A builder’s perspective on the straw bale homeBy Bobby McHugh on 03/16/2006
Though skeptics abound, the modern straw bale home is the flagship of the green-building movement. A well-done straw bale will use resources wisely, inspire and comfort, and perform efficiently throughout its life cycle. Before we were married, my wife and I thought about how great it would be to build with straw. Lured by the natural curves, the recycled nature of straw and the erroneous claims of constructing a house for less than $50 a square foot, we looked into it. How expensive could it be? It’s straw! With some hands-on experience and serious design and planning, we learned the first lesson of straw bale building: the straw is just the walls. Eventually we built and moved into our home, learning many lessons along the way, especially about what green building meant to us.
Wheat straw, the most common local variety, is the stalk of the wheat grain plant. The straw exceeds half the weight of a harvest of grain and is typically burned or baled to use in erosion control. Straw is a waste product. If you consider building the walls of a house with a waste product, you may think you can build the whole thing using recycled products. In fact, most straw bale builders find all sorts of alternatives to store-bought products: mosaic granite floors from the waste pile, windows from demolished fast-food restaurants, and wood milled from the house site are but a few examples.
Your home is outside all the time. It needs a good hat, a good pair of shoes and a warm coat. This is especially true of the straw bale home that will brave the elements of the Appalachian Mountains. Straw homes have an enemy in moisture and need to stay dry inside and out. Deep overhangs keep unwanted sunlight out and are the first defense against falling rain, keeping the bales nearest the foundation away from splashing water. The foundation can be made of any material though a radiant-heated slab is the favorite locally. Positive drainage, in which the landscape slopes away from the house, and a diligent drainage plan will help keep the wall sills dry. A passive-solar design suits straw walls. Heating with the sun in the winter keeps the bales dry, and taking advantage of cool breezes in the summer does the same. Stucco coats vary a lot in local straw bale homes. For strength, most contain a little Portland cement, which is partly-hydrated lime. The more lime the better because lime’s alkalinity retards the growth of mold. Seeing a bale rotting with black mold after it was left outside in the rain would make you think it would happen instantly to a mildly-wet straw wall, but our mostly lime and sand-covered walls have never shown a sprig of mold.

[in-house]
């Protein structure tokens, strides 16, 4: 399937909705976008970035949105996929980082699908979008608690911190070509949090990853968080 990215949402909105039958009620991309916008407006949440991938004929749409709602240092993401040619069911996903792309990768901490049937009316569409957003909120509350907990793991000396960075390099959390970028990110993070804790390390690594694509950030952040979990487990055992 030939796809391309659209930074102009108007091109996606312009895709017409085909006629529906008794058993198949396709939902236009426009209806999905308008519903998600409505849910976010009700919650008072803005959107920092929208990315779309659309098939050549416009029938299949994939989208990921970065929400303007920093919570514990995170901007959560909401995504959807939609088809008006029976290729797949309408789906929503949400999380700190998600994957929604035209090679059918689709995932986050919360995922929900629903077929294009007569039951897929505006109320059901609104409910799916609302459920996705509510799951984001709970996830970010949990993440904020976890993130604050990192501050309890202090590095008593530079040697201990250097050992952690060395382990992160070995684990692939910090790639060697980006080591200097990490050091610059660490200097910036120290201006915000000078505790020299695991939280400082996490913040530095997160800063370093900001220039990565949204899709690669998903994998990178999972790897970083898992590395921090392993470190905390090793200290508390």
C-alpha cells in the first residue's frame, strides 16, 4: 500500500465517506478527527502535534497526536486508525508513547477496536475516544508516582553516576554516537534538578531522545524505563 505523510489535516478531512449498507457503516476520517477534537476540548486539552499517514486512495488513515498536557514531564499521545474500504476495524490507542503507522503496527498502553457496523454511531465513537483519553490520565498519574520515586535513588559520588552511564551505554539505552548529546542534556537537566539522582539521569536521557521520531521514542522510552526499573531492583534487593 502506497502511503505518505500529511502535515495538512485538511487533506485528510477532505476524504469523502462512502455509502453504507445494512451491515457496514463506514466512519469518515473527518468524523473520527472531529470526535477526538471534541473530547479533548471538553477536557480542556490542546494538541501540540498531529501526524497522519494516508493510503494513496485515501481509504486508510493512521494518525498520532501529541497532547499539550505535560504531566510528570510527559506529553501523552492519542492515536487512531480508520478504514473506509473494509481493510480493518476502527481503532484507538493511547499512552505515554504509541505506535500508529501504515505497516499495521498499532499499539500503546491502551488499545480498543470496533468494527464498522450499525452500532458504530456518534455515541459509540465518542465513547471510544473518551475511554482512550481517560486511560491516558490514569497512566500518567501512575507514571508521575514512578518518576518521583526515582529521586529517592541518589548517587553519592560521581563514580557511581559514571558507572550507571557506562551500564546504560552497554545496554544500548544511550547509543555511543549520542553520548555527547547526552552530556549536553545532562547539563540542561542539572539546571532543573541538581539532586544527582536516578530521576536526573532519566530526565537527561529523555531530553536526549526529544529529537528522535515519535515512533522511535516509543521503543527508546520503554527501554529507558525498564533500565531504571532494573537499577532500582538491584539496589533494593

Keeping with the green-building creeds regarding material use and the fact that building with straw is labor-intensive, straw bale homes are not typically big. The mentality is that you design a house for what you need. There is a humility in the straw bale home that points to all the trees, all the steel, all the stone and sweat that produced it. The straw bale house is a departure from the material-hungry mansions of our time. There is no way to make a 6,000-square-foot home “green,” not even with straw walls. The straw bale home asks: what do we need? If every homebuilder, designer and developer would ask that question, we might have enough resources for the next generation to build.
Your home can warm your heart and feed your soul. To ensure that, build a sacred space. It doesn’t have to be a temple or altar. In our house, it’s the sleeping porch. Napping on an outdoor bed full of blankets and pillows in the sun with a book over my eyes is my idea of heaven. Have a space in your house that you can go to just to feed yourself. This goes for non-straw-walled houses, too. Each of the lessons I learned building with straw taught me about the most important points of green building, and I believe building with straw will teach others as well.